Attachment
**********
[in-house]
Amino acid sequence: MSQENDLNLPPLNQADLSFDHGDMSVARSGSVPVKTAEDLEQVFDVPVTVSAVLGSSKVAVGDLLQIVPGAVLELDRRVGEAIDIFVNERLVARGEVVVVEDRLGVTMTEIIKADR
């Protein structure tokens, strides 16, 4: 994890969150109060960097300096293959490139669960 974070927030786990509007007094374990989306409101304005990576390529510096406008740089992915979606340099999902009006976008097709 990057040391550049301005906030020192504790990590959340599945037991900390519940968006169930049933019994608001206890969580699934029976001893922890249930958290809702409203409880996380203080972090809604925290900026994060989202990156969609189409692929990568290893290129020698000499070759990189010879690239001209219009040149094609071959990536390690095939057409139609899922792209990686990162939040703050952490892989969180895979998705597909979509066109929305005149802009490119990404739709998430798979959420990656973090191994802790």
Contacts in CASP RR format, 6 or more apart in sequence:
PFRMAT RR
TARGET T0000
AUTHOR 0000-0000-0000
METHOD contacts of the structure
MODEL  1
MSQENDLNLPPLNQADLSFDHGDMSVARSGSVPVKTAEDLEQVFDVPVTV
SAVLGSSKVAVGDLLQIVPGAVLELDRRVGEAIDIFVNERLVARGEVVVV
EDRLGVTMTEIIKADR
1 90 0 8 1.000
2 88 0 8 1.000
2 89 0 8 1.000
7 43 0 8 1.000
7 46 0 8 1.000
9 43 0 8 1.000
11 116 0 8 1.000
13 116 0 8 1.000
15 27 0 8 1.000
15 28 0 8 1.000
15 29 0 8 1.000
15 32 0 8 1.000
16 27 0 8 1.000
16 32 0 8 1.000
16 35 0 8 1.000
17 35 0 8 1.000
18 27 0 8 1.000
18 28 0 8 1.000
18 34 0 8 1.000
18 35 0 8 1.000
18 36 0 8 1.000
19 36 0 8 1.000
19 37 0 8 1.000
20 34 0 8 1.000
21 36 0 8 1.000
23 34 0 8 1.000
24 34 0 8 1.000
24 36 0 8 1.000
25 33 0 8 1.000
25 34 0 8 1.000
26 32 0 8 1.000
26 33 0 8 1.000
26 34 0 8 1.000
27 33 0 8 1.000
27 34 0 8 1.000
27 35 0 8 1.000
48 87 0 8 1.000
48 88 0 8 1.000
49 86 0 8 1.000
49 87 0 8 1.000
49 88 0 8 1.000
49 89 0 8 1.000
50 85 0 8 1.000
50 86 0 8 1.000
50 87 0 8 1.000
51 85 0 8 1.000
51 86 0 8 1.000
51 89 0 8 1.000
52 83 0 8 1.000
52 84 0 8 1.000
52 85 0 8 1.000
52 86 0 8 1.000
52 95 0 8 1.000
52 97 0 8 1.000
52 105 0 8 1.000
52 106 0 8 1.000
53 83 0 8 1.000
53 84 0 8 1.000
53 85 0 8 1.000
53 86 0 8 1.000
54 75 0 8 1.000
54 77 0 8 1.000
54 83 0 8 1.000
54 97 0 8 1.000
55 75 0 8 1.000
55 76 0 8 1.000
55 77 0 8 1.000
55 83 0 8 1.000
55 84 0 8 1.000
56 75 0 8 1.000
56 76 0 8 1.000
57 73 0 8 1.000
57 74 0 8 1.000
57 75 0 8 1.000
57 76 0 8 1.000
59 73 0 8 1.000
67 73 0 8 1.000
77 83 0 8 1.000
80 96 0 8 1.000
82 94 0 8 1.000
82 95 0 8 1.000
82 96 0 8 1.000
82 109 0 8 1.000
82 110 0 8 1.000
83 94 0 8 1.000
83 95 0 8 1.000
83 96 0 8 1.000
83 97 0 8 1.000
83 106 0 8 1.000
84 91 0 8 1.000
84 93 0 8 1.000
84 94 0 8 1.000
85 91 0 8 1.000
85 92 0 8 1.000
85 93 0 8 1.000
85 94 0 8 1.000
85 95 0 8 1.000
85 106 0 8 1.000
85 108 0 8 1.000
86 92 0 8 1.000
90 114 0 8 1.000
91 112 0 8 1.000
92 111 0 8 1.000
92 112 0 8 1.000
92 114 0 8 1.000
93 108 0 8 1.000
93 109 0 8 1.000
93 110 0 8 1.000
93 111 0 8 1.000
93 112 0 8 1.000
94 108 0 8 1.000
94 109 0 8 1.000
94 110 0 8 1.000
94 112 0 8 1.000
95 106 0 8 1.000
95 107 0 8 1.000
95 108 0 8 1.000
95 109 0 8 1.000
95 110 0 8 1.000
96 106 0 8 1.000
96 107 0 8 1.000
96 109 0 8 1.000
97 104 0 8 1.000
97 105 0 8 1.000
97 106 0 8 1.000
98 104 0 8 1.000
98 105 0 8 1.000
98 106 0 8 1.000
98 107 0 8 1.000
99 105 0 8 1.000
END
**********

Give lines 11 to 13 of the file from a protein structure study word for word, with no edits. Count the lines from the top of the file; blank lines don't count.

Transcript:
SAVLGSSKVAVGDLLQIVPGAVLELDRRVGEAIDIFVNERLVARGEVVVV
EDRLGVTMTEIIKADR
1 90 0 8 1.000